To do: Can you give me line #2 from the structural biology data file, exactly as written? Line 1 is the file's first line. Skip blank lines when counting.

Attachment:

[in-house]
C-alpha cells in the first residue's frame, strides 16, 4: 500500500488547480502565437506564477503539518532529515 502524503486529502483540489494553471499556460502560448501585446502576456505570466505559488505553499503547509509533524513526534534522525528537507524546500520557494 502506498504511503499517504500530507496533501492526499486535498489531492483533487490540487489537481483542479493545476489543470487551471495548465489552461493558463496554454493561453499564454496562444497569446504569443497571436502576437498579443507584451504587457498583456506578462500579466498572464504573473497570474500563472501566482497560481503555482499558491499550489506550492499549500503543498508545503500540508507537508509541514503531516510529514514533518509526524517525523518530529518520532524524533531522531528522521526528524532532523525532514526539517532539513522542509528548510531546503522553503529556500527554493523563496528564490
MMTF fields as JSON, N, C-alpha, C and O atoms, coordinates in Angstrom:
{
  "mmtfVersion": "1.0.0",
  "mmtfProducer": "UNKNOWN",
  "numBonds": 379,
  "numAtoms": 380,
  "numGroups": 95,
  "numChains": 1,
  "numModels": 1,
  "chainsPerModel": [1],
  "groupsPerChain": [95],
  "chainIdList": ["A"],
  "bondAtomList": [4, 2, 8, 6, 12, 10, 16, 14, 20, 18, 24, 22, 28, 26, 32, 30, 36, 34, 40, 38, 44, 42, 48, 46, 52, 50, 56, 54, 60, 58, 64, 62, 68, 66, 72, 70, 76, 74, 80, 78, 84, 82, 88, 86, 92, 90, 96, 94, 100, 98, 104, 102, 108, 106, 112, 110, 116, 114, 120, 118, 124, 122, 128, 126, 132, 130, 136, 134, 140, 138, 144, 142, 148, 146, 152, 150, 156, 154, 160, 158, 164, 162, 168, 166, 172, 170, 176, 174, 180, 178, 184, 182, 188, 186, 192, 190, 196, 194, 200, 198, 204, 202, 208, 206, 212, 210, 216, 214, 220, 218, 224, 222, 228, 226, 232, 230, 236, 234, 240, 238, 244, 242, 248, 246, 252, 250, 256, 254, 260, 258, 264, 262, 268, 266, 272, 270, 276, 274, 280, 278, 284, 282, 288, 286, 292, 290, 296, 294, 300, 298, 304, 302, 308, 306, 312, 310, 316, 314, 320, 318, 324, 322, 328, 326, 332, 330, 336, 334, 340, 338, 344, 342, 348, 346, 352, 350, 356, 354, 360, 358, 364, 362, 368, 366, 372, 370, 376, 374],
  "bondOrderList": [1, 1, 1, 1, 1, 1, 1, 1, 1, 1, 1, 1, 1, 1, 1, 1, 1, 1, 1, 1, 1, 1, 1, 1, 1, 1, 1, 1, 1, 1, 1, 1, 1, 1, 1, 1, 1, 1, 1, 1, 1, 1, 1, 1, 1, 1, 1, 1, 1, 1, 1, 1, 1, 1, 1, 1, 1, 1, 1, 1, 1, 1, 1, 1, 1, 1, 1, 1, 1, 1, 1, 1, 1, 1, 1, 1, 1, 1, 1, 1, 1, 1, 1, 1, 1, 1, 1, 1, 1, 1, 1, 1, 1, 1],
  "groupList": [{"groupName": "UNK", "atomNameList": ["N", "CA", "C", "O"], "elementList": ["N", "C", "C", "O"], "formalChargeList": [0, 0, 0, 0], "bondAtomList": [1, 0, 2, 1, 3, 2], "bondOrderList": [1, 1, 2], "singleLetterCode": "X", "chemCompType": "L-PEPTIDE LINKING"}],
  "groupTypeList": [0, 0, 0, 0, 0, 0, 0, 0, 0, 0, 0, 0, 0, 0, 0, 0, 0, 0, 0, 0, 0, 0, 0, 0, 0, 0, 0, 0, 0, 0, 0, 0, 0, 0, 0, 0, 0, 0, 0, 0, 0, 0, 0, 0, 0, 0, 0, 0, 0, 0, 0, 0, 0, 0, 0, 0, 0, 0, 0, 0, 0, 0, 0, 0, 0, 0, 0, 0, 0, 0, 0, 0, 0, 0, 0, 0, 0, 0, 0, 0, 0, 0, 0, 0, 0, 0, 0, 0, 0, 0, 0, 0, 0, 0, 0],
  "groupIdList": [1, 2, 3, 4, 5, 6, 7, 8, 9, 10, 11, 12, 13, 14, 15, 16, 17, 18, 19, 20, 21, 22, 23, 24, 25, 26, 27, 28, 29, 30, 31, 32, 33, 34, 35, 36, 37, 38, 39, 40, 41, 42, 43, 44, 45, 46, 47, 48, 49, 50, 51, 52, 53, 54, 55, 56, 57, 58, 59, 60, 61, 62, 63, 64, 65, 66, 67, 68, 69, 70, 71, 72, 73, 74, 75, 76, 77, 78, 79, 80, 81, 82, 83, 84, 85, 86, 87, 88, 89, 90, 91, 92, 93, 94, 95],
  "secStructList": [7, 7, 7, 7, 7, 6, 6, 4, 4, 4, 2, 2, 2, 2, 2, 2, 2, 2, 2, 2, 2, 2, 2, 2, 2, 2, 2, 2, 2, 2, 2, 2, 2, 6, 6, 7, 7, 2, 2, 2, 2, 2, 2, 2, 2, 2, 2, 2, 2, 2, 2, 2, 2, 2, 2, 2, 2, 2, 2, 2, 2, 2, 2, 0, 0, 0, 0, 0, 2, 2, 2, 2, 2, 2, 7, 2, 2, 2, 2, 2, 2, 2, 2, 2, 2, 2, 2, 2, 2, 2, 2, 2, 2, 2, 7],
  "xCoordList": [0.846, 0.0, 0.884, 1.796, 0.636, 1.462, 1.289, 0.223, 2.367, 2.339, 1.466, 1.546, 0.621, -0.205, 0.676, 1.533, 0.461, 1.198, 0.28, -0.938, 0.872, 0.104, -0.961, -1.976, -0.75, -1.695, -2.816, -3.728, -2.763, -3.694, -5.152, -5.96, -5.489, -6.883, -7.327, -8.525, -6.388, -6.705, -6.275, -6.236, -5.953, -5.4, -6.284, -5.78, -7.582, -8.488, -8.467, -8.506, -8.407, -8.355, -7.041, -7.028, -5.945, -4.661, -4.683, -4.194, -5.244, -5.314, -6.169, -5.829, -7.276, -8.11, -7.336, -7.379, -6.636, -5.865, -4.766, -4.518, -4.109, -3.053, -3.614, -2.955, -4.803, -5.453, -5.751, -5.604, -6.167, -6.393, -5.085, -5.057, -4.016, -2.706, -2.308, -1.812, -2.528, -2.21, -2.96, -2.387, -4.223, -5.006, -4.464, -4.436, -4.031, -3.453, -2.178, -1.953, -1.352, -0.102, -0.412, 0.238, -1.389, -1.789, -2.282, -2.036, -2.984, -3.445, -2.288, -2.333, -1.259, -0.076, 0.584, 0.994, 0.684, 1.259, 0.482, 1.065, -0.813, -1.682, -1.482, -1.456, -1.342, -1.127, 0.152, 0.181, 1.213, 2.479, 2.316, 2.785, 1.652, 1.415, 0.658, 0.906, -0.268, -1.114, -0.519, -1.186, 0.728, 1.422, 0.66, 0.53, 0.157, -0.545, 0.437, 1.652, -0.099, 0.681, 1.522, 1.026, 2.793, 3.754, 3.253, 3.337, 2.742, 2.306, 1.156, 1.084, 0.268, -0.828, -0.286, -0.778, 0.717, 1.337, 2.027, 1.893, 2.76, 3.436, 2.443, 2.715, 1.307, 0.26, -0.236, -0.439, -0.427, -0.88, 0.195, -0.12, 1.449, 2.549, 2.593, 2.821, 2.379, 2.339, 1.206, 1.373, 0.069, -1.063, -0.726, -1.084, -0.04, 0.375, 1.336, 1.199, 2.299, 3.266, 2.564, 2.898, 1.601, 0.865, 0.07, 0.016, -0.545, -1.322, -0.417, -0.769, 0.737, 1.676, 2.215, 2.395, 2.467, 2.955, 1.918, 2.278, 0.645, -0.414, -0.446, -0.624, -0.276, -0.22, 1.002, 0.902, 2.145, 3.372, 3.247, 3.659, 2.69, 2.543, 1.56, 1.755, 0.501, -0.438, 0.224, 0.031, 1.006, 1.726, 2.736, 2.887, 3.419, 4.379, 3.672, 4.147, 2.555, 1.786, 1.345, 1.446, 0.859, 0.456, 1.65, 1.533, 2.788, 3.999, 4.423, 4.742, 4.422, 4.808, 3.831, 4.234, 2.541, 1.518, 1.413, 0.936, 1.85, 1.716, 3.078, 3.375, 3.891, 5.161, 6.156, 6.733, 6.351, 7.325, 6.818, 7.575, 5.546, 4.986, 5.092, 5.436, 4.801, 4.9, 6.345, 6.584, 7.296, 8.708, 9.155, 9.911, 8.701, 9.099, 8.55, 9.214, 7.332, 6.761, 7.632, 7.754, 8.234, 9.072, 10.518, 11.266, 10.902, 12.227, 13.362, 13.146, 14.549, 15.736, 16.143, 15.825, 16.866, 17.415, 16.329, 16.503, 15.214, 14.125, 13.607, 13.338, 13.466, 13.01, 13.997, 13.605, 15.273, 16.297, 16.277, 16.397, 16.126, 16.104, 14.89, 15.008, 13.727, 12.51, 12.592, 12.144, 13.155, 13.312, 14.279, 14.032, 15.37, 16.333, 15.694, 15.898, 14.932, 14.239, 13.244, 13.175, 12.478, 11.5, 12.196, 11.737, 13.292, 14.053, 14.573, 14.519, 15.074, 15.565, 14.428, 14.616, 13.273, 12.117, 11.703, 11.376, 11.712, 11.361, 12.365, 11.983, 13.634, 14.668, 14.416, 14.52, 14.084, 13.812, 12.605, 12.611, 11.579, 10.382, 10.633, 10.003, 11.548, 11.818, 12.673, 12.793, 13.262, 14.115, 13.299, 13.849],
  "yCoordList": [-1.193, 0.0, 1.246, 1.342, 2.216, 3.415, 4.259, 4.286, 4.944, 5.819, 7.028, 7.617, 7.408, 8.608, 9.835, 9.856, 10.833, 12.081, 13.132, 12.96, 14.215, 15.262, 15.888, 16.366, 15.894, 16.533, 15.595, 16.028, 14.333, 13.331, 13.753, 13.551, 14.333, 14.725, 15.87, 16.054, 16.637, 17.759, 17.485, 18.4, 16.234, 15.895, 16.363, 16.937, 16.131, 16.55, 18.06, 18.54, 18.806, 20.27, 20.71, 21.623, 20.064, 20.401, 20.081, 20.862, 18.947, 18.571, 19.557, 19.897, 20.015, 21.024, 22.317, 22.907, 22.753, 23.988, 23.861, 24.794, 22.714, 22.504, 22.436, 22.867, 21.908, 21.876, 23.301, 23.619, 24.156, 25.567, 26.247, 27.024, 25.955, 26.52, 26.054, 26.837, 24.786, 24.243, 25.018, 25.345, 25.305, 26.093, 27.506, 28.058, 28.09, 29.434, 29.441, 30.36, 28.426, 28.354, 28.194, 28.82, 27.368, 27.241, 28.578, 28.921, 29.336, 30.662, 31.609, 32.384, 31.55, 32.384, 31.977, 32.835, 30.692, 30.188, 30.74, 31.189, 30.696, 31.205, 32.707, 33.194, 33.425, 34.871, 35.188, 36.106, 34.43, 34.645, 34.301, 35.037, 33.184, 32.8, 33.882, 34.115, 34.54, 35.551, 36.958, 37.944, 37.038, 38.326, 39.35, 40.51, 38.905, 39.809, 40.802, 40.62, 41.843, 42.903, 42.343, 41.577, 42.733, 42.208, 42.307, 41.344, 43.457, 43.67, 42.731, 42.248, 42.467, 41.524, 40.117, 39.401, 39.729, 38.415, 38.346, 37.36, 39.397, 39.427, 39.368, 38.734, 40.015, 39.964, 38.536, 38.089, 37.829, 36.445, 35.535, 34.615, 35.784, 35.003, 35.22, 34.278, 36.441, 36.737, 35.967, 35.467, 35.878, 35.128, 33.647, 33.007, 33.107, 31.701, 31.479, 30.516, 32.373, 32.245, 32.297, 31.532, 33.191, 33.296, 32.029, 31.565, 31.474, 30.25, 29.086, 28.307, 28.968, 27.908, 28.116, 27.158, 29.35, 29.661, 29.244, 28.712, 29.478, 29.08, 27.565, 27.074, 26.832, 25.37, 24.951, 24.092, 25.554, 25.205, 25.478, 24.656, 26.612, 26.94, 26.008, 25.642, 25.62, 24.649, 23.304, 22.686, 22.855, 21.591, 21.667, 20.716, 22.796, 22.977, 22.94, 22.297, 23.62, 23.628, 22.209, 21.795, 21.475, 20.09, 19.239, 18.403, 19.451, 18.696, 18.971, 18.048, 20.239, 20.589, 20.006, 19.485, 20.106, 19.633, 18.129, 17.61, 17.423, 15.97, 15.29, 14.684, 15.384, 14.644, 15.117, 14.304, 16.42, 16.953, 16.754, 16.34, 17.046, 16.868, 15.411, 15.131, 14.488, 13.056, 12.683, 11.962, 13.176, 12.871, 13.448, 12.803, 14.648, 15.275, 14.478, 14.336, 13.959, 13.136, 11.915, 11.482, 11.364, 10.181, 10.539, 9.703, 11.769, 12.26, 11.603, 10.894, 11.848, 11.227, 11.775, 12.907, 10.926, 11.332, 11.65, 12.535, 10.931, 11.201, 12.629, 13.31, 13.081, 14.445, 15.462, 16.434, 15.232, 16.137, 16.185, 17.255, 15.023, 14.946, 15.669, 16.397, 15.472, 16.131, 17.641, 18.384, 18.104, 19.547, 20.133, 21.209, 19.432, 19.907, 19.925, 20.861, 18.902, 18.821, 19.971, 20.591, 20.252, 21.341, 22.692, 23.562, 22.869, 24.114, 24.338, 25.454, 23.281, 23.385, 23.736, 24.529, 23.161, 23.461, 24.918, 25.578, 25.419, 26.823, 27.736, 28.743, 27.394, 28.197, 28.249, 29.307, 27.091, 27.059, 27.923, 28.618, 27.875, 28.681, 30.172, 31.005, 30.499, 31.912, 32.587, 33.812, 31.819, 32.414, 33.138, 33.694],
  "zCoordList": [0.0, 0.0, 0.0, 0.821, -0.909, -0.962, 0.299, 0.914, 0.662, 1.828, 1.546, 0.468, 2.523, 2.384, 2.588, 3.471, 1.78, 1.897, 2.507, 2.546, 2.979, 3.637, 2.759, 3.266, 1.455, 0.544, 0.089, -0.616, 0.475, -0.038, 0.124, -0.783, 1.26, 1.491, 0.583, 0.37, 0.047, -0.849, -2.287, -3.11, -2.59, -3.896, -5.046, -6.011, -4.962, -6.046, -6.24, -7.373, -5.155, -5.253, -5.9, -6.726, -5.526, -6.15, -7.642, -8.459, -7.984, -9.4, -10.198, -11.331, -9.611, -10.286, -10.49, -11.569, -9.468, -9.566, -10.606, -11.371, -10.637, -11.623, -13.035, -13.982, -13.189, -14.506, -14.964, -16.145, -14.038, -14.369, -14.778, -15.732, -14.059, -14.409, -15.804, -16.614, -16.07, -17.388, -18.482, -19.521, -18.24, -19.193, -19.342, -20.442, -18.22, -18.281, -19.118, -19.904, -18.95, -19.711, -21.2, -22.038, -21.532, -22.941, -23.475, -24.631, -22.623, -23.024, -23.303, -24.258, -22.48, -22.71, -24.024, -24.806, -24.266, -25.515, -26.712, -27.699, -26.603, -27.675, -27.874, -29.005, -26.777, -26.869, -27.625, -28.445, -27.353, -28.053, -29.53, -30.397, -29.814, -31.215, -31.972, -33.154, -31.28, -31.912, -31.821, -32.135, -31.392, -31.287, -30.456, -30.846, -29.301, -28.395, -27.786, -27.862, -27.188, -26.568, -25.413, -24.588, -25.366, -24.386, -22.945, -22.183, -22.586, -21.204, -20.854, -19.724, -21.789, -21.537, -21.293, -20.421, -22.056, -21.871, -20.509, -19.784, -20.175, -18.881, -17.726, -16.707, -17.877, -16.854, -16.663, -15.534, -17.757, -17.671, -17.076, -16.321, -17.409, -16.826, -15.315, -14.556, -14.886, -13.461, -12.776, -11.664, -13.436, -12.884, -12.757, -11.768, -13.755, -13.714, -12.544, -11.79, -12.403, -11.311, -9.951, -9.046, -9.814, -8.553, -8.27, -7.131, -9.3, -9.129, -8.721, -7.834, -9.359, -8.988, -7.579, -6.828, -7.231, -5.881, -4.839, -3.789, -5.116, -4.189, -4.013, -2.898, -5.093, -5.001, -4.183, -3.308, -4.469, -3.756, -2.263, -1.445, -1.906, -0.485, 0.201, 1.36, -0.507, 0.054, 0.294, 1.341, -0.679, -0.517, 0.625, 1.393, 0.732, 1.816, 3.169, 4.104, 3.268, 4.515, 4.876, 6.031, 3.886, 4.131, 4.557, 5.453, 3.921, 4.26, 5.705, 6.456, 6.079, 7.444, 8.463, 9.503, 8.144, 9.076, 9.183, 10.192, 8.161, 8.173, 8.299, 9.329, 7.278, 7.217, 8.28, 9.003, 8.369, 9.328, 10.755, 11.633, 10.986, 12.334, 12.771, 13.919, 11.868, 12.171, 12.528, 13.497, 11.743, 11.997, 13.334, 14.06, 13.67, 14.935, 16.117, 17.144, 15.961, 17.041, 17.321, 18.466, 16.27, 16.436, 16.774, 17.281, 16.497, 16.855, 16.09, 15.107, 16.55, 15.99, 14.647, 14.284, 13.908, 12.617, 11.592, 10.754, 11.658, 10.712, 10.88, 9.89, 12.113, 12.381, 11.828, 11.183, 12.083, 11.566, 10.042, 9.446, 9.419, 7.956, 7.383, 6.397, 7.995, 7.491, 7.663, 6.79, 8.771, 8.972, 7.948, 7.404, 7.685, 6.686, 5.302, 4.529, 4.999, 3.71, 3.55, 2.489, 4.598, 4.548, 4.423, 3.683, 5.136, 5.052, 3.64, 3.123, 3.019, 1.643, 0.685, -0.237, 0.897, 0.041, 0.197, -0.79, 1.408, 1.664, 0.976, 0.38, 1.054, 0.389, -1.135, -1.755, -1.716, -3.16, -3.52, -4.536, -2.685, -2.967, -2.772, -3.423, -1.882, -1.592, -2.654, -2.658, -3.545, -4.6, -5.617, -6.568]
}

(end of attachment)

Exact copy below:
C-alpha cells in the first residue's frame, strides 16, 4: 500500500488547480502565437506564477503539518532529515 502524503486529502483540489494553471499556460502560448501585446502576456505570466505559488505553499503547509509533524513526534534522525528537507524546500520557494 502506498504511503499517504500530507496533501492526499486535498489531492483533487490540487489537481483542479493545476489543470487551471495548465489552461493558463496554454493561453499564454496562444497569446504569443497571436502576437498579443507584451504587457498583456506578462500579466498572464504573473497570474500563472501566482497560481503555482499558491499550489506550492499549500503543498508545503500540508507537508509541514503531516510529514514533518509526524517525523518530529518520532524524533531522531528522521526528524532532523525532514526539517532539513522542509528548510531546503522553503529556500527554493523563496528564490